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Leatt Jacket MTB Endurance
2.0 190g Large (as tested) £118

The Leatt  Jacket MTB Endurance 2.0 is aimed at mtb audiences but in my experience, lends itself very nicely to gravel and indeed general riding. It's highly water and wind resistant, packs compactly when not needed and has a decent rear pocket for stashing lighter stuff. 

Pros: Highly wind and rain resistant, great breathability, lightweight and packs exceedingly small. 

Cons: Minor point but bigger zipper tags would be welcomed.

Specification 

Reassuringly high, in a nutshell. It’s made from a “super lightweight” ripstop nylon/elastane weave and features a durable, water and stain repelling, fluorocarbon (PFC) free coating. A low profile-collar with soft backing fabric keeps things packable and unobtrusive, while keeping drips and more substantial rain from sneaking inside.

Pre-shaped elasticated, stretch, hemline (with silicone gripper), cuffs welded front zipper and inner flap continue the weather cheating theme. 

test review cycling gear
test review cycling gear jacket MTB

Knitted mesh panelling at the rear and under arms promise targeted and efficient ventilation-there’s no laminate, which some suggested may affect the garment’s longevity but I’m not convinced that’s so, or practical on a garment designed to slip into a jersey pocket.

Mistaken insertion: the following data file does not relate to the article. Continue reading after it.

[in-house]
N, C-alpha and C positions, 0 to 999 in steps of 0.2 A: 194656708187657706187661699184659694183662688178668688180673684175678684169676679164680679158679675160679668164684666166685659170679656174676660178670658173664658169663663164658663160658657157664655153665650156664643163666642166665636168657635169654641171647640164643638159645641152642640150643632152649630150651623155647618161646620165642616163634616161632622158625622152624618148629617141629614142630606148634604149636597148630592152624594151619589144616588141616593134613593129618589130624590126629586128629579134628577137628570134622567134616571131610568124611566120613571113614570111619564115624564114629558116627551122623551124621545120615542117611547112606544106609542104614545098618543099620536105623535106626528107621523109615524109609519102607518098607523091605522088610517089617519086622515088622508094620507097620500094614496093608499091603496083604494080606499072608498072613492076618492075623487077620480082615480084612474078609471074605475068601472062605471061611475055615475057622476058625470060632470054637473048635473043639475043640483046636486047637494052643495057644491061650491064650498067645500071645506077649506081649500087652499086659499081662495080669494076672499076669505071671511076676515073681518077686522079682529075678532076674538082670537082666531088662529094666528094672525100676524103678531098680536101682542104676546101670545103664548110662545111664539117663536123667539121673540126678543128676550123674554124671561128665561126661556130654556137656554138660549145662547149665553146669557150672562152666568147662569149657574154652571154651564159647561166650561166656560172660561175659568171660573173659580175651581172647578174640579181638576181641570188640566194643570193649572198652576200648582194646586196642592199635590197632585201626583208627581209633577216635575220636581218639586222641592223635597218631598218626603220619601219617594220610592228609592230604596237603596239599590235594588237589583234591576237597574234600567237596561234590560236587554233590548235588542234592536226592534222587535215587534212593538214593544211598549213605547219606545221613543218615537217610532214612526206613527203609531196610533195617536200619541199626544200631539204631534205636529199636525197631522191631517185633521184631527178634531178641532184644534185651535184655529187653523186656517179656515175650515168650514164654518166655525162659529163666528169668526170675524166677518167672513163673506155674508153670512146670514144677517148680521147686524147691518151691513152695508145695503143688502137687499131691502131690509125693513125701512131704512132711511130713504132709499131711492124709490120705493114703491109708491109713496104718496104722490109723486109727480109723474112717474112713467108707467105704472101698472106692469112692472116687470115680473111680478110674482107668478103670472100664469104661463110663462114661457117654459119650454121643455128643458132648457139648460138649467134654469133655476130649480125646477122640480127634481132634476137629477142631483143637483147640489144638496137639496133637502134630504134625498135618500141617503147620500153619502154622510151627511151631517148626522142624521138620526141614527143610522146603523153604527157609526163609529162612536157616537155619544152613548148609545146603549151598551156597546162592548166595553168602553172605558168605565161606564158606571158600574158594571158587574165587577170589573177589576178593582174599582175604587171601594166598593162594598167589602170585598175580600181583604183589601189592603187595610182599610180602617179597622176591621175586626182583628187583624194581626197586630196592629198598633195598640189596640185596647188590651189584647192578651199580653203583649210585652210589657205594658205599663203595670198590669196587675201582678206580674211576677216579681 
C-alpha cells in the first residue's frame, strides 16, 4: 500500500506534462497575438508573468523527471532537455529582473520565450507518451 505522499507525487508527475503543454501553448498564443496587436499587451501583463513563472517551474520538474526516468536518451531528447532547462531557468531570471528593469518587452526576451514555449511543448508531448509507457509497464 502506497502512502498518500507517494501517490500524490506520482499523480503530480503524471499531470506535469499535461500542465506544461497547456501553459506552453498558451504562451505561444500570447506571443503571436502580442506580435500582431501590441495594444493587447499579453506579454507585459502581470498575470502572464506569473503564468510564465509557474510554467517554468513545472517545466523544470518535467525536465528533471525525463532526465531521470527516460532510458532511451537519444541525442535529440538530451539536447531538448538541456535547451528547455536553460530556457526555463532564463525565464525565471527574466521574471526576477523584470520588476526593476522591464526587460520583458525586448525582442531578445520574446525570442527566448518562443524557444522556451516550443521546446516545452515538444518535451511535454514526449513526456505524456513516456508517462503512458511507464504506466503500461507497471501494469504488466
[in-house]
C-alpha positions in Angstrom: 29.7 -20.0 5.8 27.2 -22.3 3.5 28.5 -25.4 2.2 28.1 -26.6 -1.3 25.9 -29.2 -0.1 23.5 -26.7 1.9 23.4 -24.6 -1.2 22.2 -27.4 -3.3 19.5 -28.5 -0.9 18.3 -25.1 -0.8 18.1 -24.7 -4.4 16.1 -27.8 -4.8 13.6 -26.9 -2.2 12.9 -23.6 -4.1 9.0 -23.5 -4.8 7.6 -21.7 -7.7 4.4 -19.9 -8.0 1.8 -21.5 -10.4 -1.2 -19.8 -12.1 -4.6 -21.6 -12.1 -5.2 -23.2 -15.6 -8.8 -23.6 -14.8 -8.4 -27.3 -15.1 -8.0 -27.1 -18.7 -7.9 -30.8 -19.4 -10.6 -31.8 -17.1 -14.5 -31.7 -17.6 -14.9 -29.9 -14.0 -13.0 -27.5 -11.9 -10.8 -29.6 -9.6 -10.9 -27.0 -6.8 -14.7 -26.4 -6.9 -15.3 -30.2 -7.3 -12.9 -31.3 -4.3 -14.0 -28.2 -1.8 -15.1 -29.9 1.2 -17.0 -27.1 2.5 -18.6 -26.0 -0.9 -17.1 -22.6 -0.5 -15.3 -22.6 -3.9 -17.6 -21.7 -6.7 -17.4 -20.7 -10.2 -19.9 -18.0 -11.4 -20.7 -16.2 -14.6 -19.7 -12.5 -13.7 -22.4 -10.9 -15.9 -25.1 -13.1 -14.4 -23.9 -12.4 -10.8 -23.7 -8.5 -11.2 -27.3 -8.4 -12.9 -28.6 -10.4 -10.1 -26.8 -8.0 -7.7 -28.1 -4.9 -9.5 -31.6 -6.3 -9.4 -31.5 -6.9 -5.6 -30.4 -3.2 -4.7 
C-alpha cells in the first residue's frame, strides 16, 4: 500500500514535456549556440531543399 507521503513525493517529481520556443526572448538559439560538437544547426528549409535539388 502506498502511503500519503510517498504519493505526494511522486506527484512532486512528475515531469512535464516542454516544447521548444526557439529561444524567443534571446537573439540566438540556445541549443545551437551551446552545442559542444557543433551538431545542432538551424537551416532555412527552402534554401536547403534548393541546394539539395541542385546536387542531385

test review cycling bicycle gear jacket MTB

Simple but carefully positioned retro-reflective logos offer some subtle presence and there’s a decent size “poacher” type rear pocket for stowing stuff and indeed, packing the jacket into, when not needed. Oh, talking of which it also features a storage strap, so it can cadge a lift on the top tube, should you prefer. There are three colours, I opted for the blue, but there’s a very fetching “rust” or time honoured black, should you prefer.

Sizing/Fit 4/5

Leatt describe this as “next to skin”. In marketing terms, I can see why. However, I’d describe it as snug. No danger of it billowing like a builder’s tarp down an exposed mountain descent. However, I’m pleased to report, no issues with bunching with long sleeve winter jerseys, including the jersey cum jacket genre when temperatures have struggled to 3 degrees, or so.  The tail isn’t as long as some but still offers decent protection from water and spray.  

 

I went for large, which was by far the best fit for me since I am broader across the shoulders, shorter in the torso and longer in the arms than my height and build would suggest. I tend to be medium by most brands’ charts these days, but I can also confirm Leatt’s is very precise, so no lottery when buying online.

Performance 4/5

Let’s start by saying I’ve only noticed its positive qualities in five weeks and upwards of 650 miles. Our test period has been defined by wet, chill, biting winds and milder, moderate spells. The first outing was very bright but equally chill February morning with a bitter cross wind. I was immediately struck by how well the Endurance 2.0 shell

cycling jacket test review

blocked this. Being around 3 degrees, I was wearing a faithful, winter weight jersey cum jacket but this would’ve struggled to insulate in these contexts. 90 minutes later, I was perfectly temperate. A narrative that has remained consistent throughout.